More clarification on Prop. 64 ... Oakland re-examines permits ... No smoking on UC campuses ... Warning for Californians driving to Nevada ... Business, Health, and more.
A handy chart of what’s what with Prop. 64 // The Leaf online
“Tourists can now come to California to legally partake of marijuana, but there is no place for them to get it or smoke it. When Proposition 64 was adopted by voters, it created a commercial regulatory system that goes into effect in 2018.”
Prop. 64 does not protect workers from drug tests, or dismissal // East Bay Times
“Voters approved Proposition 64 by a healthy margin on Nov. 8. That means Californians are free to consume cannabis on private property, carry up to an ounce and grow up to six plants at home.
“But Prop. 64 also states that employers remain free to test workers for marijuana use before hiring them, or at any point during their careers. And if workers test positive, the law says companies can choose to let them go – even if there’s no indication they were actually high on the job.”
Oakland rethinks dispensary permitting process // East Bay Times
“Oakland is moving closer to deciding how it will run a ground-breaking medical marijuana permitting process that seeks to reverse damages by the U.S. war on drugs by giving permits to people with past pot convictions or possibly those who live in an area with high pot-related arrests.”
“The preamble to the bill states that ‘an over-concentration of commercial cannabis cultivation businesses may have a negative impact on the character of neighborhoods within PDR zoning districts, and on commerce and industry of the city.’
“The explosion of San Francisco’s tech-centric economy means the city has already lost huge amounts of what is known as PDR space — buildings devoted to production, distribution and repair. “
University of California cites federal law in marijuana ban // news.ucsc.edu
Students at UC campuses are advised “Using and possessing marijuana is still illegal under federal law. The federal Drug Free Schools and Communities Act, and the Drug Free Workplace Act require that UC, which receives federal funding, have policies that prohibit marijuana use, possession, and distribution on campus and in the workplace.”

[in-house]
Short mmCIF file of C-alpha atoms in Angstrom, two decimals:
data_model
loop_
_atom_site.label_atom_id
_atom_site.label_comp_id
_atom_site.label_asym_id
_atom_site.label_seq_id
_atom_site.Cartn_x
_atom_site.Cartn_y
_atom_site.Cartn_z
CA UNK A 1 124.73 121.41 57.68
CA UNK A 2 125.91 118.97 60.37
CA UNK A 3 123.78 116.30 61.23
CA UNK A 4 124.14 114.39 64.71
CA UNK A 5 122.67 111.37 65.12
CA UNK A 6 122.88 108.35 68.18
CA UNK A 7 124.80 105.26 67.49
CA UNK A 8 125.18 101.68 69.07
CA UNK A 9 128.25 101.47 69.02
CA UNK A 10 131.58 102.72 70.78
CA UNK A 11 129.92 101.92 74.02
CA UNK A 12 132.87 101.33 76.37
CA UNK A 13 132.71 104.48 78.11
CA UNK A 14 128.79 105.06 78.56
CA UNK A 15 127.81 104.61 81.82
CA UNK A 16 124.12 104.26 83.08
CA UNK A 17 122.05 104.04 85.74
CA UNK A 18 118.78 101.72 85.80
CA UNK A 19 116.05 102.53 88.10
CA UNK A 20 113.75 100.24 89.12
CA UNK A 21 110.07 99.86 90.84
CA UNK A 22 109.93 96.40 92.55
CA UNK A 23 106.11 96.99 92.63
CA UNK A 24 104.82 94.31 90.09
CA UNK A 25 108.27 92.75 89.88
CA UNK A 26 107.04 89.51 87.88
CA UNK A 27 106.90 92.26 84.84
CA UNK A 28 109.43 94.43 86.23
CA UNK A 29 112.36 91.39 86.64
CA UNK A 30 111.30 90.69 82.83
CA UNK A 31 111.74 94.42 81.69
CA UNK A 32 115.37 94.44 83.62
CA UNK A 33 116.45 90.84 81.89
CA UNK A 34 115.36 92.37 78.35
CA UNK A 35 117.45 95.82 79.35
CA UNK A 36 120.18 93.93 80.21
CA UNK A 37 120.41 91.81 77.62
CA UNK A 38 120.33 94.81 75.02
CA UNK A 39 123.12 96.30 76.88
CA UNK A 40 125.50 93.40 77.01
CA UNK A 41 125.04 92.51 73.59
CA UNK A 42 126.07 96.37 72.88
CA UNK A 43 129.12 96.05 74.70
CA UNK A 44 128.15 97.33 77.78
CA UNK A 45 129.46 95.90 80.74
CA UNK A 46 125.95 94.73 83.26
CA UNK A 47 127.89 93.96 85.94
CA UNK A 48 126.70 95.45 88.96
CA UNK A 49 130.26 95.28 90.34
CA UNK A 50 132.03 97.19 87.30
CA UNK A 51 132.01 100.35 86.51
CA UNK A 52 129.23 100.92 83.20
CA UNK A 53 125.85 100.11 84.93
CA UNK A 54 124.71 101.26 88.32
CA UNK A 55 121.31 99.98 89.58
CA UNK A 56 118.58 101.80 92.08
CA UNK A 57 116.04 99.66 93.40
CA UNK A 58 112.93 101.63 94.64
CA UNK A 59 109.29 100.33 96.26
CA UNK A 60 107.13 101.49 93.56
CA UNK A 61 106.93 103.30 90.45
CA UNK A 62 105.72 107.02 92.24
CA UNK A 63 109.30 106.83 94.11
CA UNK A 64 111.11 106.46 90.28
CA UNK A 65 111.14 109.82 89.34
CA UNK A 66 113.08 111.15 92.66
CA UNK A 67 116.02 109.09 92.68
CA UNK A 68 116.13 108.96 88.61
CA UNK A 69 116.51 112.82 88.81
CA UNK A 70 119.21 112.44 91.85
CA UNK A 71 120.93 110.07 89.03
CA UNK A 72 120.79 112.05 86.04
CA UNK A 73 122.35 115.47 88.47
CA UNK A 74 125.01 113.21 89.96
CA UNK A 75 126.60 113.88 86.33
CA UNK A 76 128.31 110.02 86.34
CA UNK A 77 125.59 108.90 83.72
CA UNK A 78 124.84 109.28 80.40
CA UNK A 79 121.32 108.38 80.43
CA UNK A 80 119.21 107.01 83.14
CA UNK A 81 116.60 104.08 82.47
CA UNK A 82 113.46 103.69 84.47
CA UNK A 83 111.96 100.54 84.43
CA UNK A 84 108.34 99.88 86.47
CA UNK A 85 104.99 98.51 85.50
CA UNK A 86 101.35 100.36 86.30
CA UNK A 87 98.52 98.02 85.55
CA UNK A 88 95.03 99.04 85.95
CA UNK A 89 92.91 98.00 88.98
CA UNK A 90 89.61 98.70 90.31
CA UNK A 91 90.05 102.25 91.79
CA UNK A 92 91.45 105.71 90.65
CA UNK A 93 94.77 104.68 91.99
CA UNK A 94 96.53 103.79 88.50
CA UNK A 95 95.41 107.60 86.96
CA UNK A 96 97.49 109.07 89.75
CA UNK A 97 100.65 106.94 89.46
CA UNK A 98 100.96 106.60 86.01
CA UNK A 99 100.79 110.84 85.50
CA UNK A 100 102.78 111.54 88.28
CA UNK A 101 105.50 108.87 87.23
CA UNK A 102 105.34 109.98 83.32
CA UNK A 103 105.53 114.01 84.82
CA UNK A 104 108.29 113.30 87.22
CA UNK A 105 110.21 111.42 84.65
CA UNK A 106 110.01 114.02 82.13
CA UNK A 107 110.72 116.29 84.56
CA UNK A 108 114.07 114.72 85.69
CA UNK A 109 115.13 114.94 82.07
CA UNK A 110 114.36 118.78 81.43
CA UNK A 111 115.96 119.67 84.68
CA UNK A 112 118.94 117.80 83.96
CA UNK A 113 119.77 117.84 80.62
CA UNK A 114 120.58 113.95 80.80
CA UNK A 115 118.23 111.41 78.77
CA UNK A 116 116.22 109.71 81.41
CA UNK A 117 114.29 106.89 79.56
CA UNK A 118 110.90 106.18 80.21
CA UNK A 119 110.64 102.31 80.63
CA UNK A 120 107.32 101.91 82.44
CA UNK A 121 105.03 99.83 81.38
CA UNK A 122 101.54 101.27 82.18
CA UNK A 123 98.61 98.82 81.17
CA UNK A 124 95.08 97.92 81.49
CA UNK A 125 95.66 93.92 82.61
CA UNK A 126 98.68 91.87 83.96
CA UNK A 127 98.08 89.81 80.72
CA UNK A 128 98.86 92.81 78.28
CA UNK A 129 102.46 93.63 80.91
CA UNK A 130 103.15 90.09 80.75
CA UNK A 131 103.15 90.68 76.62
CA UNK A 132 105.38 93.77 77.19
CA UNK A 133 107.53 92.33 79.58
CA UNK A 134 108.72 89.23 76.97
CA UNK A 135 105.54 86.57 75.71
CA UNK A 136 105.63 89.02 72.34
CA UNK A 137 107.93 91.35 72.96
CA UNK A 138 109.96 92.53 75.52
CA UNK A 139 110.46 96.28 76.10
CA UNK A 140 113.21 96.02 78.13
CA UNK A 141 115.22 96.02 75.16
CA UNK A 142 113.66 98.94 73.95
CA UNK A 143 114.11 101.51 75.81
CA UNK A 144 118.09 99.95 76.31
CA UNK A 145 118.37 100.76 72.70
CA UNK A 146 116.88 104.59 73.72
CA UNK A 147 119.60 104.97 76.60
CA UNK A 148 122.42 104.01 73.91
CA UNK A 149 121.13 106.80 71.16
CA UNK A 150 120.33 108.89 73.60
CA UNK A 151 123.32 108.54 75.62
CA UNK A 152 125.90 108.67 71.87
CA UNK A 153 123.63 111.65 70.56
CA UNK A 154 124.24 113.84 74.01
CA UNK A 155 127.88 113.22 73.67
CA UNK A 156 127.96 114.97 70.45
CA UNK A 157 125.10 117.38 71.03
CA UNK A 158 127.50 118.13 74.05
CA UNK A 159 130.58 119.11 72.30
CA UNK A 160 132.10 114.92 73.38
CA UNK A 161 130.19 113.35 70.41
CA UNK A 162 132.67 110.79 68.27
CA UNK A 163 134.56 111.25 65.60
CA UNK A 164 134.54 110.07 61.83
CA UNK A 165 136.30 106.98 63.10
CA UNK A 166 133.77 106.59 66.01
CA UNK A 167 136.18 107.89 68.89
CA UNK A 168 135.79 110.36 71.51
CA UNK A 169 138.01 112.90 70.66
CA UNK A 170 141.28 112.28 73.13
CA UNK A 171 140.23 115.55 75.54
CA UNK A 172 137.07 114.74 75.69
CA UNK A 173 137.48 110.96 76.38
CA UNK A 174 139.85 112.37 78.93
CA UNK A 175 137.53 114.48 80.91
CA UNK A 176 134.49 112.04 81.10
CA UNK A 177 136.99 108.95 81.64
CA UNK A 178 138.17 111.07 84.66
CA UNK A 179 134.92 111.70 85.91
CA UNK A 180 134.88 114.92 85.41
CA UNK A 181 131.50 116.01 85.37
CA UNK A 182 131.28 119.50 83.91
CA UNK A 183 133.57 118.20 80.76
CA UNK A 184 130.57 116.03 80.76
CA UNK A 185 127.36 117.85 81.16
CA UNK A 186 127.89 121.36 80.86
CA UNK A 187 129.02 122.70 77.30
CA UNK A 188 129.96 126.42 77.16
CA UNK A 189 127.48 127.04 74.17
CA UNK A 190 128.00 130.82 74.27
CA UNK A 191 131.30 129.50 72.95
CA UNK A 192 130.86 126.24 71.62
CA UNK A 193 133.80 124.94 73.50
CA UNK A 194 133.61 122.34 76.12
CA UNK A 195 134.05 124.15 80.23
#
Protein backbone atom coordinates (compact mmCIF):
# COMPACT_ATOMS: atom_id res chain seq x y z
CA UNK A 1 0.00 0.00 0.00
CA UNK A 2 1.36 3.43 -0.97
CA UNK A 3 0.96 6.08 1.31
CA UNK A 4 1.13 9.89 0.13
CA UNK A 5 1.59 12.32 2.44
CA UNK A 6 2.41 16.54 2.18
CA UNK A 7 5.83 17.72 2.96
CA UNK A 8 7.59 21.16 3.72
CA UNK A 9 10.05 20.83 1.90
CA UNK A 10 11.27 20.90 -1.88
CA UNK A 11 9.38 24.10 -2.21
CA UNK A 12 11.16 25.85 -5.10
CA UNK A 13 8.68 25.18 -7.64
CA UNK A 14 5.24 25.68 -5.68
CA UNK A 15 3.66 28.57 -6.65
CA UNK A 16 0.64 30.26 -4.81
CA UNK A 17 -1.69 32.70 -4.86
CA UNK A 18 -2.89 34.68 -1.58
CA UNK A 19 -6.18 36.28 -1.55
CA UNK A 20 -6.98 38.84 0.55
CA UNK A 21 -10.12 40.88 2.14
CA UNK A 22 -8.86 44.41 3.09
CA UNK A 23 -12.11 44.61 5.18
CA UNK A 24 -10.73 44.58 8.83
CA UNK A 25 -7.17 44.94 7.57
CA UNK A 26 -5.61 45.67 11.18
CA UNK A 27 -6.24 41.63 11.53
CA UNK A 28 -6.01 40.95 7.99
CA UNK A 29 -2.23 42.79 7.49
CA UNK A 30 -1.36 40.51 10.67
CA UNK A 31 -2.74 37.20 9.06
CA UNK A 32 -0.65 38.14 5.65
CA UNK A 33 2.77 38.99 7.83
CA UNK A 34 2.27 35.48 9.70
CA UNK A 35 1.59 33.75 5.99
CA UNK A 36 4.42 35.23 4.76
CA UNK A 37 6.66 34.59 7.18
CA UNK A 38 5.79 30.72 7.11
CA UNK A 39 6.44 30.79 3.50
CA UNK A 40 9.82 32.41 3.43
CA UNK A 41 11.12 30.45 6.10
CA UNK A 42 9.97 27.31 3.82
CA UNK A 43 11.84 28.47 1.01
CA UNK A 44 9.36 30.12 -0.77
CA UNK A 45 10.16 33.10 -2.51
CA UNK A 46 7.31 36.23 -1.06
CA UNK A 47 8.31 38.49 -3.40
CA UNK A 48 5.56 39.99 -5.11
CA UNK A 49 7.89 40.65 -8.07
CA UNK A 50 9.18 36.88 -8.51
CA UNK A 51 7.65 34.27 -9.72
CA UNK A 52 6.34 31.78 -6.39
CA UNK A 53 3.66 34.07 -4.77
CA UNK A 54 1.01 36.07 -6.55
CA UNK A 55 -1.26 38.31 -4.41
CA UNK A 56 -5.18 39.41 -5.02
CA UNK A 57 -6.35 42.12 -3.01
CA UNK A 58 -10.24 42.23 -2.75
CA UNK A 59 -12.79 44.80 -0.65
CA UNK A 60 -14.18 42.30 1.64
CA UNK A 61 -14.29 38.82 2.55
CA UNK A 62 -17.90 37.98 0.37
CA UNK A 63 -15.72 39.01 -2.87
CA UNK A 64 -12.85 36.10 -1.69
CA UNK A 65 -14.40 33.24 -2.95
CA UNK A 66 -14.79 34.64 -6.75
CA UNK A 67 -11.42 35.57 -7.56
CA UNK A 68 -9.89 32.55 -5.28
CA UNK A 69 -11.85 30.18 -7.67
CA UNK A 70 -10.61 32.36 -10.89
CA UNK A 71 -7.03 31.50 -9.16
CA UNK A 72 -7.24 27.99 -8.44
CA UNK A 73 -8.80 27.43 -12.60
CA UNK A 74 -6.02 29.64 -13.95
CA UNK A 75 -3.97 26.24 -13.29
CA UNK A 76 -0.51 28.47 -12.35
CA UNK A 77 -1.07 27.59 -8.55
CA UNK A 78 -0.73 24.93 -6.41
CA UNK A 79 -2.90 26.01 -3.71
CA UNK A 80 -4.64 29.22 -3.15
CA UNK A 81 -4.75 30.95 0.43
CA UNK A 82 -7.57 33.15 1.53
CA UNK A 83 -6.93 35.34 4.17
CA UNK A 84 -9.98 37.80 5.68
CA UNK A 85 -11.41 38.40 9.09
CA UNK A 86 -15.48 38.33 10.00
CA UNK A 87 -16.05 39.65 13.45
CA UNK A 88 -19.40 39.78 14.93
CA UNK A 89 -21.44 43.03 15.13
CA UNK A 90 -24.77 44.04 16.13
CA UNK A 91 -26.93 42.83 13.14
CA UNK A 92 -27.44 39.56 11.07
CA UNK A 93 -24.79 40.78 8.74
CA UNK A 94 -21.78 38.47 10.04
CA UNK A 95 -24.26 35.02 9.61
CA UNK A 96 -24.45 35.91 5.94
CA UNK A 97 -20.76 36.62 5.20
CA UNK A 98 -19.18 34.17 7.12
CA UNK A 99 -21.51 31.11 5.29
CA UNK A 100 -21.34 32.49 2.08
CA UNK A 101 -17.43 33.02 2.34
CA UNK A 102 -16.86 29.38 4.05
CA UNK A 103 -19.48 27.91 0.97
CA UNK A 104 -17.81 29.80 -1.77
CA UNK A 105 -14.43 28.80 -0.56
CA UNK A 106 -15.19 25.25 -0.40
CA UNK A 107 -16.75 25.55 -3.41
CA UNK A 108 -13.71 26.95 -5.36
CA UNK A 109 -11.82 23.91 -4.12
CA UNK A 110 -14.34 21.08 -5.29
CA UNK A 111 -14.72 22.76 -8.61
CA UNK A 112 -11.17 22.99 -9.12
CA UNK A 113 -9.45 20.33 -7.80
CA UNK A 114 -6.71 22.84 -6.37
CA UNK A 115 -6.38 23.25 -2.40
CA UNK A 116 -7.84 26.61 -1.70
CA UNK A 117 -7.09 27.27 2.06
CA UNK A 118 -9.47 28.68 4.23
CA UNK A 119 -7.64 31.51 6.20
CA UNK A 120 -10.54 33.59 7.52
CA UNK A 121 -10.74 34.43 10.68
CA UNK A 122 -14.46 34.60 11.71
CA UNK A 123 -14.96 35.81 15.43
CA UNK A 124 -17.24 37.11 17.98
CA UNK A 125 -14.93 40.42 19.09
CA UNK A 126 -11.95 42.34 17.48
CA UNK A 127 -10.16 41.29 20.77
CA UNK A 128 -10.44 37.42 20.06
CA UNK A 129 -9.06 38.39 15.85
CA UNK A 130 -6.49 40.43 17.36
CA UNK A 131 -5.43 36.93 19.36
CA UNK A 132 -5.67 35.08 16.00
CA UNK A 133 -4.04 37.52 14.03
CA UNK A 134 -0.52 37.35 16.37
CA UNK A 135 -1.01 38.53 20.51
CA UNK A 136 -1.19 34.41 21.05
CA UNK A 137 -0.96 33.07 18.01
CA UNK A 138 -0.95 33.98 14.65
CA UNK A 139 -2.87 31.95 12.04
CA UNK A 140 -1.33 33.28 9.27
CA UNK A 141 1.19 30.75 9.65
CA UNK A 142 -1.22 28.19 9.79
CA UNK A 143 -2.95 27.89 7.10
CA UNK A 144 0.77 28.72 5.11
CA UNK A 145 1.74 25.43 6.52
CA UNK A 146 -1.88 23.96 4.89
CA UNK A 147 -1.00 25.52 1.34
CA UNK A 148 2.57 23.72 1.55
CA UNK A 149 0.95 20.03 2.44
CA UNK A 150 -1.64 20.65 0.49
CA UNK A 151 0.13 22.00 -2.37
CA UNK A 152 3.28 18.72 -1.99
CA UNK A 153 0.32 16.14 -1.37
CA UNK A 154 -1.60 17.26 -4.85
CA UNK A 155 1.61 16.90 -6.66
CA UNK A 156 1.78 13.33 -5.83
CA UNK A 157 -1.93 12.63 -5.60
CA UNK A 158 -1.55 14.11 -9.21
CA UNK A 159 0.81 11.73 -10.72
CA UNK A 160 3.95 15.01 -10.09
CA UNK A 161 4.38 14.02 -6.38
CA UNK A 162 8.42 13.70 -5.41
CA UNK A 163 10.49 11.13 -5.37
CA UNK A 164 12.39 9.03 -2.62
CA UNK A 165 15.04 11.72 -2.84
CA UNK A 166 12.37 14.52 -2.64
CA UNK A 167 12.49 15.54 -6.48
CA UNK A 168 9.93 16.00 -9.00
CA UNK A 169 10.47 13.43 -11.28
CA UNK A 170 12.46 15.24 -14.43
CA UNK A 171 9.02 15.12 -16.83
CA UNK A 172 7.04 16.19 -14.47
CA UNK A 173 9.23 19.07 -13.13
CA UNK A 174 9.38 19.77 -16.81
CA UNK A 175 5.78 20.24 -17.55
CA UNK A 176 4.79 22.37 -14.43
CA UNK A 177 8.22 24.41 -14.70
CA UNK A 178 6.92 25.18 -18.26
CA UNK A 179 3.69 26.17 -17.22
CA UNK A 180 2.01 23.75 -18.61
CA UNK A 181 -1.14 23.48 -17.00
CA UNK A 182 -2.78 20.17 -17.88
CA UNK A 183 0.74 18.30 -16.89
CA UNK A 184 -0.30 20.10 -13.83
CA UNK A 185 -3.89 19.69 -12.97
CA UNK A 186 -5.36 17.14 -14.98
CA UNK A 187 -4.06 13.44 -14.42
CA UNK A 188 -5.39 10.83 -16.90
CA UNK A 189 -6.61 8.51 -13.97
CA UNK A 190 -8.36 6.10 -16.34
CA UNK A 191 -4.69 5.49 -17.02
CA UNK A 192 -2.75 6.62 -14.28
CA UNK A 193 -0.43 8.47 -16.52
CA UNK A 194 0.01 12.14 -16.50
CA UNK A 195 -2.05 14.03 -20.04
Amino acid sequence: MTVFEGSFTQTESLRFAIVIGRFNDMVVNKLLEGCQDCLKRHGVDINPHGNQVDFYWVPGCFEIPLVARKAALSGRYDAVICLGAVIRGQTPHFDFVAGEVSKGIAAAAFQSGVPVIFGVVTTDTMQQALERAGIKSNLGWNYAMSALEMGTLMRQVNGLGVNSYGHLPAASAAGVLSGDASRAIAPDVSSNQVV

COPS & COURTS
Colorado fights “marijuana gray market” // Denver Post
“’If we don’t stamp it out right now, it becomes acceptable. And then, all of a sudden, people are going to start getting hurt,” ... the governor said in an interview.
“The California estimates offer a look at just how big the state’s marijuana industry could become once the market hits its stride. If the estimates hold true, California’s recreational marijuana shops would bring in more than the entire industry is expected to generate in retail sales this year.”
Nevada state troopers targeting California drivers // email from NORML
Here is the content of an email sent by Steve Kubby and forwarded to CaNORML: “If you don’t have a Nevada med. marijuana license you get a citation – especially for California drivers and residences. No bottle containing your med. MJ? Another citation. Nevada Highway Patrol looking for all California vehicles to hassle in Nevada, especially Reno.” [Editor’s note: some corrections have been made for clarity.]
Legal cannabis could re-introduce tobacco smoke, professor warns // Kaiser Health News via L.A. Daily News
“’There is a concern that there could be a potential renormalization of smoking,’ said [a] professor at UCLA’s David Geffen School of Medicine, adding that “it will depend on how the initiative is implemented, whether officials follow through on the regulation, and how involved public health officials are with it.”
NFL players push to use cannabis for pain // TheCannabist
“A year since its launch, the campaign and as well as others for cannabis allowance for NFL players, has gained steam. After [the November 8] elections, marijuana is now legal for medical purposes in the states of 23 NFL teams.”
Two marijuana pioneers—Dale Gieringer, State Coordinator of CA-NORML since 1987, and Debby Goldsberrry, Director of Magnolia Wellness — are the keynote speakers at this two-day event.
Cannabis reference book, now in paperback // Univ. of Calif. Press
The next time someone says that more research is needed on marijuana, you can inform them that it has already been done by Robert C. Clarke and Mark D. Merlin in their comprehensive book, Cannabis: Evolution and Ethnobotany.
They note that “Although Cannabis is most often thought of as a ‘drug plant,’ its use for a huge number of other purposes including fiber, food, paper, medicine, and so on is almost unparalleled.”
This a scholarly work, but it is interesting reading, with chapters on Natural Origins, Nonpsychoactive Ritual Uses, Cannabis and homo sapiens, Early Cultivation, and Evolution through Human Selection, and more — including color photographs and an informative time line that starts at 12,000 B.C.
Cannabis:Evolution and Ethnobotany originally appeared in 2013. This paperback version is a bit lighter, but equally as informative.
[New content is generally posted on Friday.]